Sita Abellán says she’s never heard of Paris Hilton’s Foam & Diamonds residency at Ibiza club Amnesia. “If I go someplace to listen to music, I go to listen to music, not to pose,” she tells me in our Skype interview as she vacations in southern Spain with friends between gigs.
I choose to believe her. The Andalusian-born star – best known for her evocative Instagram looks – is represented by Wilhelmina Models, has been the face of Dolce & Gabbana, and appeared in Rihanna’s gory masterpiece of a music video for “Bitch Better Have My Money,” among other modeling achievements. But we are talking about her career as a techno DJ, and Abellán feels strongly about the way runway-Serato hyphenates are characterized in the music industry.
People love to hate the model-DJ. Entire booking agencies have been devoted to them (see the now defunct STADJ, which placed their willowy beat masters at cheesy parties across the globe and ran a social values-free, shadow universe version of Discwoman’s DJ seminars). The internet has gleefully celebrated videos that suggest beautiful women can’t possibly mix. Through it all, Paris Hilton, who has come to embody the model-DJ in our age (even if that’s not actually how she became famous), is in the middle of the fourth year of her foamy, glittery Ibiza spectacle.
“I like being a model but I’d prefer a thousand times over to be playing music.”
The tokenism and proportional overuse of model-DJs – as compared to other female-identified professionals in the super sexist music industry – is questionable. But let’s not create false oppositions; you’d be better off blaming booking agents for those disparities, not creatives who have crossed over from fashion to music. To say that beautiful women are by definition incapable of other creative endeavors is undeniably sexist. There is nothing to suggest that involvement in the fashion industry precludes selector ability; in fact, there is a huge overlap between the two worlds when it comes to necessary levels of swagger and social networks.
Abellán began spinning house in southern Spain at age 20, messing around with friends and occasionally dropping through Madrid to play events. In her teens, she started Instagramming her wild street style, eventually getting major modeling agency representation. It wasn’t until she moved to Milan three years ago to study that she landed her first weekly residency, playing 90s hits and hip-hop at a nightclub called Plastic. She met her partner there, which, coupled with greater professional opportunities, compelled her to make the Italian city her home base.
At one point, she transitioned into techno, a genre that she says she finds more stimulating in the booth. Her temple is Berlin’s Berghain nightclub, the notorious ex-factory with a sex club basement that blasts music nonstop from Thursday night to Monday morning. She dreams of playing there one day, she says, and reveres the work of the famed club’s residents Ben Klock and Marcel Dettman.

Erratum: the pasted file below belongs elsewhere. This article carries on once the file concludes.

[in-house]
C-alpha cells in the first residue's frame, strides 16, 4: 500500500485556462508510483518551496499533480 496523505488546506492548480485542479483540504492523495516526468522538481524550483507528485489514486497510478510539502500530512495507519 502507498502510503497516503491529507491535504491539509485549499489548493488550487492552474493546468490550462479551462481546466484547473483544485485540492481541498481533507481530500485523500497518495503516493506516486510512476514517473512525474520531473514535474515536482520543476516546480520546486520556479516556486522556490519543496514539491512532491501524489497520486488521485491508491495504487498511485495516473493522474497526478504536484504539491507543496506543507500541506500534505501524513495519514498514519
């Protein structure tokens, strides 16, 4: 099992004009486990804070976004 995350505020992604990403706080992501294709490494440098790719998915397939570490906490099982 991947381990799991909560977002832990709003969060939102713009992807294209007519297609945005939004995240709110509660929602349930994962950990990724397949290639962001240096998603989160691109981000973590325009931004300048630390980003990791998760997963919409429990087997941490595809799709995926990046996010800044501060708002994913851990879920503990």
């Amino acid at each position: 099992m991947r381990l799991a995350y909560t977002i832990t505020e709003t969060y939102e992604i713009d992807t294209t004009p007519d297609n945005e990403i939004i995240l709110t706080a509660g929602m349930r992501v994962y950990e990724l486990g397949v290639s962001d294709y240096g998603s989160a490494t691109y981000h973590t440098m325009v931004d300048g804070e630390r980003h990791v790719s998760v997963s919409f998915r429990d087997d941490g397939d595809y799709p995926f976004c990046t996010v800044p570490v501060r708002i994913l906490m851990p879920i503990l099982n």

“I don’t want people thinking in the future, ‘Oh she’s a model; that’s why she’s a DJ.’”
Abellán admits that the fame she’d achieved through modeling gave her a running start when she began DJing. “Being a model did help me in my music career,” Abellán says, her lipstick the perfect shade of red, her face perfectly framed by her smartphone after years as an elite selfie photographer. “I think I had an advantage. But I don’t want people thinking in the future, ‘Oh she’s a model; that’s why she’s a DJ.’”
Earlier this year, Rihanna’s team found Abellán and fellow beauty Sanam on Instagram, and judged the two to be the perfect fashionista henchpeople for Ri’s blood quest against a businessman debtor and his Becky partner. Abellán’s profile was duly raised, her self-curated style began to be coveted by the masses, and her DJ career took off. Now she’s played in Tokyo and across the United States — her first U.S. festival appearance happened in early August at California’s Hard Fest. Clearly, Abellán’s crossover status was her big break. But that doesn’t mean she takes her vocation lightly; she’s a driving DJ who has played sets that have won the ears of some of techno’s big names. This fall, she embarks on a tour with SoCal’s Destructo.
To hear her tell it, the stigma launched at model-DJs hasn’t slowed her drive. “I’ve never cared about what people think about me in any aspect of my life,” Abellán says when I ask her about dealing with criticism. “When I say I’m a model-DJ, someone decides to be like, ‘OK, so you are like the kind of model who DJs, blah blah.’ They are free to think that, but if they listen to what I play maybe it will change their mind.”
In the middle of the spotlight, Sita says she doesn’t crave exposure, but more creative control. She tells me she is releasing a capsule collection at MISBHV’s September 10 New York Fashion Week presentation and has been inspired by Ms. Kitten to head into the music studio. She forecasts the release of her self-produced electroclash demo in the next few months, on which she’ll also do vocals. Based on the reception of those tracks, she says, she’ll be able to make important decisions about what the next phase of her career looks like. When pressed, she admits that she hopes for a future in music, not modeling. “I like being a model but I’d prefer a thousand times over to be playing music.”
It remains to be seen whether Abellán’s techno weaving skills capture our collective imagination as much as the designer space cowboy aesthetic that serves as their sartorial counterpart. Modeling may continue to be seen as a disqualifier towards success and respect in any other industry. Time will tell, but until then, she’ll have to deal with the headaches and hookups of hyphenation.